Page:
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Logo of nihpaAbout Author manuscriptsSubmit a manuscriptHHS Public Access; Author Manuscript; Accepted for publication in peer reviewed journal;
 
Mem Cognit. Author manuscript; available in PMC 2018 January 1.
Published in final edited form as:
PMCID: PMC5239748
NIHMSID: NIHMS832731

Tracking the emergence of memories: A category-learning paradigm to explore schema-driven recognition

Abstract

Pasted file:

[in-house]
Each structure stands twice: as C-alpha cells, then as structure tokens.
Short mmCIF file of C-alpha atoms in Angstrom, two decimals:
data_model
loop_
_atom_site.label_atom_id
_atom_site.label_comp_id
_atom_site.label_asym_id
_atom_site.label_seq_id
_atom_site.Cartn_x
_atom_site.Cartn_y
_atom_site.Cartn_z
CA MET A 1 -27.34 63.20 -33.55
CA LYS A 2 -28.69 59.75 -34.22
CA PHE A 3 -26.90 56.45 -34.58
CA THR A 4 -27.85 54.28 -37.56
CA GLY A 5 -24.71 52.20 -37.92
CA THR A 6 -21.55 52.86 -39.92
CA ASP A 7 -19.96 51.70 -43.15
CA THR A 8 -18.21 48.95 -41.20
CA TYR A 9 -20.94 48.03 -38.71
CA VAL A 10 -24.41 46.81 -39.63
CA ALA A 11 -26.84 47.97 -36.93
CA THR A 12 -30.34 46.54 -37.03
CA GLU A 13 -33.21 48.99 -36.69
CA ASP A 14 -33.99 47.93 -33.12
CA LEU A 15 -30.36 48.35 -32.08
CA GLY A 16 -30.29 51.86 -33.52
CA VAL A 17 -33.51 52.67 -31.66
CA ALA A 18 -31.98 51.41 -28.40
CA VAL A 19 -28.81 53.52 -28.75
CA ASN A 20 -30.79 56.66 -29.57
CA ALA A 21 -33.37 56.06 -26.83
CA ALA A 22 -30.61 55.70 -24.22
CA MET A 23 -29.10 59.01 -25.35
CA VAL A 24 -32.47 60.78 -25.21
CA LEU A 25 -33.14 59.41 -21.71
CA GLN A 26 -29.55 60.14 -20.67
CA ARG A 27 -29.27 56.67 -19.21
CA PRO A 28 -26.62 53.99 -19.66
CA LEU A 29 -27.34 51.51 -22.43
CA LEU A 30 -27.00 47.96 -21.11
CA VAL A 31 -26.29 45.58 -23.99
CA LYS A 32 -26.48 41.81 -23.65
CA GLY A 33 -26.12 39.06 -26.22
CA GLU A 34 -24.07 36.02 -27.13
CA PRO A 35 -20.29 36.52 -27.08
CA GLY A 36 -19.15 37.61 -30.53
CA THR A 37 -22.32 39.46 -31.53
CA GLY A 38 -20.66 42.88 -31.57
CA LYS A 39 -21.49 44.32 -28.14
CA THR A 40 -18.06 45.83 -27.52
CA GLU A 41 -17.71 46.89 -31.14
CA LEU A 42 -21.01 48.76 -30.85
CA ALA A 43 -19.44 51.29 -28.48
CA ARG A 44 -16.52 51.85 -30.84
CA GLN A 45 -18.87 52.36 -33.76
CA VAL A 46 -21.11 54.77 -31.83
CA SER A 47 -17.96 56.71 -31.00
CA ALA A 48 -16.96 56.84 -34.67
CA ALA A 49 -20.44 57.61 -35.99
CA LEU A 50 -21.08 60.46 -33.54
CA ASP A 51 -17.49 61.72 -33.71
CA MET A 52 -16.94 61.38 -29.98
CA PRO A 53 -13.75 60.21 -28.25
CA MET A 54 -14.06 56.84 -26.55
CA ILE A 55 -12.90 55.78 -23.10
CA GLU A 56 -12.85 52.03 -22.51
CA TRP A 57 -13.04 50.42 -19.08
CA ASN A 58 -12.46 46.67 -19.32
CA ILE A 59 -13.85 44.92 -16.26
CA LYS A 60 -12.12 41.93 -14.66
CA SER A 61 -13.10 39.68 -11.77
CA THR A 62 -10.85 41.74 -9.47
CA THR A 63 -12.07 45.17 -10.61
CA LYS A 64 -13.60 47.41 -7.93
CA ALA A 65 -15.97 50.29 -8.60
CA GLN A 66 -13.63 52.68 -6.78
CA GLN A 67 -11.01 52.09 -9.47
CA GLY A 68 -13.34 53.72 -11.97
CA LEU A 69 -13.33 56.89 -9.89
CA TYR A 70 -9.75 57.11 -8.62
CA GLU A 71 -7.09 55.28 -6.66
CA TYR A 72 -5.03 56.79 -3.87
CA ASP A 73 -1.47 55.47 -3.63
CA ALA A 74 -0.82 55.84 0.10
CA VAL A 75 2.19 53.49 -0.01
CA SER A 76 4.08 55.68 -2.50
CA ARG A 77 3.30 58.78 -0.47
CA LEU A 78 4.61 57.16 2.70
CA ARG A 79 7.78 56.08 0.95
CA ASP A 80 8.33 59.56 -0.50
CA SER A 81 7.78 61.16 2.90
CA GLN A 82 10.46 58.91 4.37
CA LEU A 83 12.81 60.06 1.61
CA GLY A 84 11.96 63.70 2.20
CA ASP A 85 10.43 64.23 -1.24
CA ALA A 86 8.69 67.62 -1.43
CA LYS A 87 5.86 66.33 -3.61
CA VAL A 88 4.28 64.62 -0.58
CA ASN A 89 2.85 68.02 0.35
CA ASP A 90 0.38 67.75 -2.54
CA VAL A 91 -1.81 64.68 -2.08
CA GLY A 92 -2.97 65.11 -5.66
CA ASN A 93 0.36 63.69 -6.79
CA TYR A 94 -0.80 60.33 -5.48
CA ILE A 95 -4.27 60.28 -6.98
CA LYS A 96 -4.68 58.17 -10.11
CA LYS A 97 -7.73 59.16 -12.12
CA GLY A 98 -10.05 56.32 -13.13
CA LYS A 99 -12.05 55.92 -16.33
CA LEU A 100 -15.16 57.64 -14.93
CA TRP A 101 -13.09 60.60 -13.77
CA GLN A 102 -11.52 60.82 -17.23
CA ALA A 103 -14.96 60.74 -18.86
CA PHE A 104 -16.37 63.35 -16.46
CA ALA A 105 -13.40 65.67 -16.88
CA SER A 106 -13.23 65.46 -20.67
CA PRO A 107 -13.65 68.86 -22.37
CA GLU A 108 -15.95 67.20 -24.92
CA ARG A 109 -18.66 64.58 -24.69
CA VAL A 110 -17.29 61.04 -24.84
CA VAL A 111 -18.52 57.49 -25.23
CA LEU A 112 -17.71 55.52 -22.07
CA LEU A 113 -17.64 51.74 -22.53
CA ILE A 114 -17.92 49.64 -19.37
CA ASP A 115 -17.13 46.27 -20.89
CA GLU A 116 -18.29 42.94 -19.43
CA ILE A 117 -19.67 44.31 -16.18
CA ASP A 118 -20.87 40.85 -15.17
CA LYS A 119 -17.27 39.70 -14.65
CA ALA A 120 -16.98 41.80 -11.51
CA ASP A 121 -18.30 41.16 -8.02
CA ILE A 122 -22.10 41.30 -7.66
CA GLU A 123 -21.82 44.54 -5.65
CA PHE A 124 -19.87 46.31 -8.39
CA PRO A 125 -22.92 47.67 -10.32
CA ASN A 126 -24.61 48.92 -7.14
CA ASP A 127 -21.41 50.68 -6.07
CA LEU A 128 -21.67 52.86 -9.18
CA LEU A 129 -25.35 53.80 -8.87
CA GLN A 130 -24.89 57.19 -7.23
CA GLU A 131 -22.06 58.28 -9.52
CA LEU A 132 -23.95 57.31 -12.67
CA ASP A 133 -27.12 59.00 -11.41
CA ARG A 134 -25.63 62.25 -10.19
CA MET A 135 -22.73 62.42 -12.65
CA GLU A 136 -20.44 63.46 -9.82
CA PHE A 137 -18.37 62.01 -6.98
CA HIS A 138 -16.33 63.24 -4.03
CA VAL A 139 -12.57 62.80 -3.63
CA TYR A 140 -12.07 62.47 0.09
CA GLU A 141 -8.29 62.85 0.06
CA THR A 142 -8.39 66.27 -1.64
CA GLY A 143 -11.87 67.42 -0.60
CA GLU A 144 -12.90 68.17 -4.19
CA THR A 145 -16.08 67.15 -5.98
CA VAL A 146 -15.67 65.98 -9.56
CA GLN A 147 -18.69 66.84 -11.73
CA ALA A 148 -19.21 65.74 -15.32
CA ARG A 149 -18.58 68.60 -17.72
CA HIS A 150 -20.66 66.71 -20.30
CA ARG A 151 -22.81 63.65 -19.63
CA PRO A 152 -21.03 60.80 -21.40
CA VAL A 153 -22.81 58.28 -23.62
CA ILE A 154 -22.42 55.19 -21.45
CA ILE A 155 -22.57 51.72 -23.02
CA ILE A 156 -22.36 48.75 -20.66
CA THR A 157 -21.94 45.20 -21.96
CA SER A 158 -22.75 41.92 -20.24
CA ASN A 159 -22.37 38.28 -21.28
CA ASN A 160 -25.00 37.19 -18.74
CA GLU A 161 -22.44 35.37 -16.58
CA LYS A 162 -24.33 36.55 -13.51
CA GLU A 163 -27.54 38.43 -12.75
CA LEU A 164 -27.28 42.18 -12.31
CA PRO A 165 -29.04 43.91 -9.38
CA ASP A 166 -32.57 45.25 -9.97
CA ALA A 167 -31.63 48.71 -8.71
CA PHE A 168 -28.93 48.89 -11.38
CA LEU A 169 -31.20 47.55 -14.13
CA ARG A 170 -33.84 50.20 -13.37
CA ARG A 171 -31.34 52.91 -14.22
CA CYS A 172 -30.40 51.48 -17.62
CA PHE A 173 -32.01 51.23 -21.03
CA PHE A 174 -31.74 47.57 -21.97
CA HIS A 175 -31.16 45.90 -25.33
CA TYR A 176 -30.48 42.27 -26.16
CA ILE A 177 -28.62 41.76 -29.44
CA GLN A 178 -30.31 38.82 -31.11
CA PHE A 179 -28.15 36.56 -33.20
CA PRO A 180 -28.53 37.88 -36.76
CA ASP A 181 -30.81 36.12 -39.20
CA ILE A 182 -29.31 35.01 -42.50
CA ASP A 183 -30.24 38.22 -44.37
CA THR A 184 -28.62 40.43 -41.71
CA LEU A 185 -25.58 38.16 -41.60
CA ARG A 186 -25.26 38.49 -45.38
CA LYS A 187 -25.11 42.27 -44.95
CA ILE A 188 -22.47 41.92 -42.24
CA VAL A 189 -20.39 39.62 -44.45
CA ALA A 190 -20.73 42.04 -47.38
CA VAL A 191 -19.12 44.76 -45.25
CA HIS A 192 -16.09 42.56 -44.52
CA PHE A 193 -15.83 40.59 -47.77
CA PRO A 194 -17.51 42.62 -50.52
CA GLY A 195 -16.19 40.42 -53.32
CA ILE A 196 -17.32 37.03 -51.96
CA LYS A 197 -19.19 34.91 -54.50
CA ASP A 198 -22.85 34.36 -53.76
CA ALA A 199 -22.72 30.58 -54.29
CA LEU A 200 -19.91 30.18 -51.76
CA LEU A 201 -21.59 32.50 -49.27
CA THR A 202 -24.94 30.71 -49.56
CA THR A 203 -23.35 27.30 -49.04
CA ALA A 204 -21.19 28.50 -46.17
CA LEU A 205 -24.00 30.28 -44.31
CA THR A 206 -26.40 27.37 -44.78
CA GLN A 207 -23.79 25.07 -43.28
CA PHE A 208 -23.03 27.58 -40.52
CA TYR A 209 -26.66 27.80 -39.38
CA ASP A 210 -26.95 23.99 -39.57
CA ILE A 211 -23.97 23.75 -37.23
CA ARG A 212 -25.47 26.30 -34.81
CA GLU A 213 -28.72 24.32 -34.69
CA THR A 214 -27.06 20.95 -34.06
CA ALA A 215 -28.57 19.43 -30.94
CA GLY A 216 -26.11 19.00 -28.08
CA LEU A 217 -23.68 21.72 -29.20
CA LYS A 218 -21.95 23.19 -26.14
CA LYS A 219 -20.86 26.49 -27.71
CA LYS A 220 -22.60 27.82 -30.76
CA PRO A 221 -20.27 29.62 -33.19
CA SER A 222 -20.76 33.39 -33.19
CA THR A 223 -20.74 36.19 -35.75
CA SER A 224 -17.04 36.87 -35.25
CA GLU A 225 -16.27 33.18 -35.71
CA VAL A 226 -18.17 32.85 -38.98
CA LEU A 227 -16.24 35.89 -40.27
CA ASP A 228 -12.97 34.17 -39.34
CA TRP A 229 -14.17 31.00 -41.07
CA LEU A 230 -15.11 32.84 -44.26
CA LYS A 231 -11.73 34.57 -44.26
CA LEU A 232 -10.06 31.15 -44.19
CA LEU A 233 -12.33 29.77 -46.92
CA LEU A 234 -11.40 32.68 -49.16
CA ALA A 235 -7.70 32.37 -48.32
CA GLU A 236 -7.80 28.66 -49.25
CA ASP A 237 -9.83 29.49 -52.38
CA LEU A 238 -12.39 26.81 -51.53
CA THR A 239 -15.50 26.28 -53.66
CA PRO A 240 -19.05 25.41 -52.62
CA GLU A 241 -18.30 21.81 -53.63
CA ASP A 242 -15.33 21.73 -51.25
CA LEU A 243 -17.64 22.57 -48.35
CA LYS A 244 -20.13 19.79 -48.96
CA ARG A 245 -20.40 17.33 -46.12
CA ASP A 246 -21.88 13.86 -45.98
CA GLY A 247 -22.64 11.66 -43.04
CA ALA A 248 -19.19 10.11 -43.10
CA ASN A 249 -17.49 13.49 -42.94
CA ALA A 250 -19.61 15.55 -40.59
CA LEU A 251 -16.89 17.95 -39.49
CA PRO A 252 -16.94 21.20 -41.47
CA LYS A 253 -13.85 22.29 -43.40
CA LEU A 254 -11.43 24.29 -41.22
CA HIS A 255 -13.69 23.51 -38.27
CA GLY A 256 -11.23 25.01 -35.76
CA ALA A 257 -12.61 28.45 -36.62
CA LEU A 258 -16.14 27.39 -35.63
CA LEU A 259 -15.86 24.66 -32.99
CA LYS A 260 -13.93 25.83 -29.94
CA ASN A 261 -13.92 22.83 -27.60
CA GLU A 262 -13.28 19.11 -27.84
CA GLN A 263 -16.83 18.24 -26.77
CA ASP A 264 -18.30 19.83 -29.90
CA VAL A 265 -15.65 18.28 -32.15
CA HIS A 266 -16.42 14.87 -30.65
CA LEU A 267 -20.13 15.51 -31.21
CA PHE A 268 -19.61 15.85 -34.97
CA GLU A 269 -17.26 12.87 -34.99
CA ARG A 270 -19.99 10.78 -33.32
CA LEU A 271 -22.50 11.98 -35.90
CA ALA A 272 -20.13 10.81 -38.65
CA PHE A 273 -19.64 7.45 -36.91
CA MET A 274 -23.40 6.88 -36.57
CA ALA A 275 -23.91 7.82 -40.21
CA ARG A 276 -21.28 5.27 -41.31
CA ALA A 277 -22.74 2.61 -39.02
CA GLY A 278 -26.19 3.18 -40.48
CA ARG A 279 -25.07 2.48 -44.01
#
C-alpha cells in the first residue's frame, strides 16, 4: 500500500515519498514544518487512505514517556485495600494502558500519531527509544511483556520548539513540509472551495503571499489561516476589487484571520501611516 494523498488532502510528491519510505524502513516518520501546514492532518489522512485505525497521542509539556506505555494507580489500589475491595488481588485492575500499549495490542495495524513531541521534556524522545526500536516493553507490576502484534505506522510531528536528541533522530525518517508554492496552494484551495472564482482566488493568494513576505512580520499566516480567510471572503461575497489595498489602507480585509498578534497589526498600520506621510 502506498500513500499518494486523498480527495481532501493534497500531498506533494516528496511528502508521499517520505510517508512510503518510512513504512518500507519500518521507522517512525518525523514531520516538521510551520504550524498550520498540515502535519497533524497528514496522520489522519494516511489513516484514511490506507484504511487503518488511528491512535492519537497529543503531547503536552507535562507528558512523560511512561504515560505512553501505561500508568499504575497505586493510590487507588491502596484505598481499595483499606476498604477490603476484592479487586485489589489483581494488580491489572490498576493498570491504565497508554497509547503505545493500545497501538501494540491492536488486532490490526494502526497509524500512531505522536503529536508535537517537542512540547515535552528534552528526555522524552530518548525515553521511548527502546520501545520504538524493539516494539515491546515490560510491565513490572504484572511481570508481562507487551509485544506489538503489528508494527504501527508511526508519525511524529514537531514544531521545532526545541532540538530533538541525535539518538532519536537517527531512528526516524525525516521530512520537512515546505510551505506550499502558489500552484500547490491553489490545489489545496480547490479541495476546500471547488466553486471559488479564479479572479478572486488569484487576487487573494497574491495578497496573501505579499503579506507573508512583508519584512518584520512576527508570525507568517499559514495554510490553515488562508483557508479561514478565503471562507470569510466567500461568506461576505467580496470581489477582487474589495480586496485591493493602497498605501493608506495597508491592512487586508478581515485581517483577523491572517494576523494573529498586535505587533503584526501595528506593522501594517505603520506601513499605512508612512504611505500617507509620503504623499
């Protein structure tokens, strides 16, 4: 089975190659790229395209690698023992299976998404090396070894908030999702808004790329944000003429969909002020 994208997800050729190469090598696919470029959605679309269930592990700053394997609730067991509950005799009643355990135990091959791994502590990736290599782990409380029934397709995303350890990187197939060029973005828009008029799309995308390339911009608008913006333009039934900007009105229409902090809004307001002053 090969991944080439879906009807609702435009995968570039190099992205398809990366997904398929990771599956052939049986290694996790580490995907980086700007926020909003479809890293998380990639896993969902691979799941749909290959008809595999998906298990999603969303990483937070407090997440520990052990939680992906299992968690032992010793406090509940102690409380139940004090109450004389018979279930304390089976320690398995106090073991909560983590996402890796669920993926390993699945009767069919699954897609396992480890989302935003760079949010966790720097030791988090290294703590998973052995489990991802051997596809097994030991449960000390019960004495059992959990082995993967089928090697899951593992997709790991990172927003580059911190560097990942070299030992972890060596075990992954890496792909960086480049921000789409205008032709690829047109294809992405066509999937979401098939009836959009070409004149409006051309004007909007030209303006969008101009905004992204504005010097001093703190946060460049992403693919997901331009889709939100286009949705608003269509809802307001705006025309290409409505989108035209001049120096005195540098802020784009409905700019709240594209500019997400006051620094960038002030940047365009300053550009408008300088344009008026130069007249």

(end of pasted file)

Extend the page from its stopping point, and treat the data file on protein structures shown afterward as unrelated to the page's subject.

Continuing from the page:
Previous research has shown that prior knowledge structures or schemas affect recognition memory. However, since the acquisition of schemas occurs over prolonged periods of time, few paradigms allow the direct manipulation of schema acquisition to study their effect on memory performance. Recently, a number of parallelisms in recognition memory between studies involving schemas and studies involving category learning have been identified. The current paper capitalizes on these findings and offers a novel experimental paradigm that allows manipulation of category learning between individuals to study the effects of schema acquisition on recognition. First, participants learn to categorize computer-generated items whose category-inclusion criteria differs between participants. Next, participants study items that belong to either the learned category, the non-learned category, both, or neither. Finally, participants receive a recognition test that includes old and new items, either from the learned, the non-learned, or neither category. Using variations on this paradigm, four experiments were conducted. The results from the first three studies suggest that learning a category increases hit rates for old category-consistent items and false alarm rates for new category-consistent lures. Absent the category learning, no such effects are evident, even when participants are exposed to the same learning trials as those who learned the categories. The results from the fourth experiment suggest that, at least for false alarm rates, the effects of category learning are not solely attributable to frequency of occurrence of category-consistent items during learning. Implications for recognition memory as well as advantages of the proposed paradigm are discussed.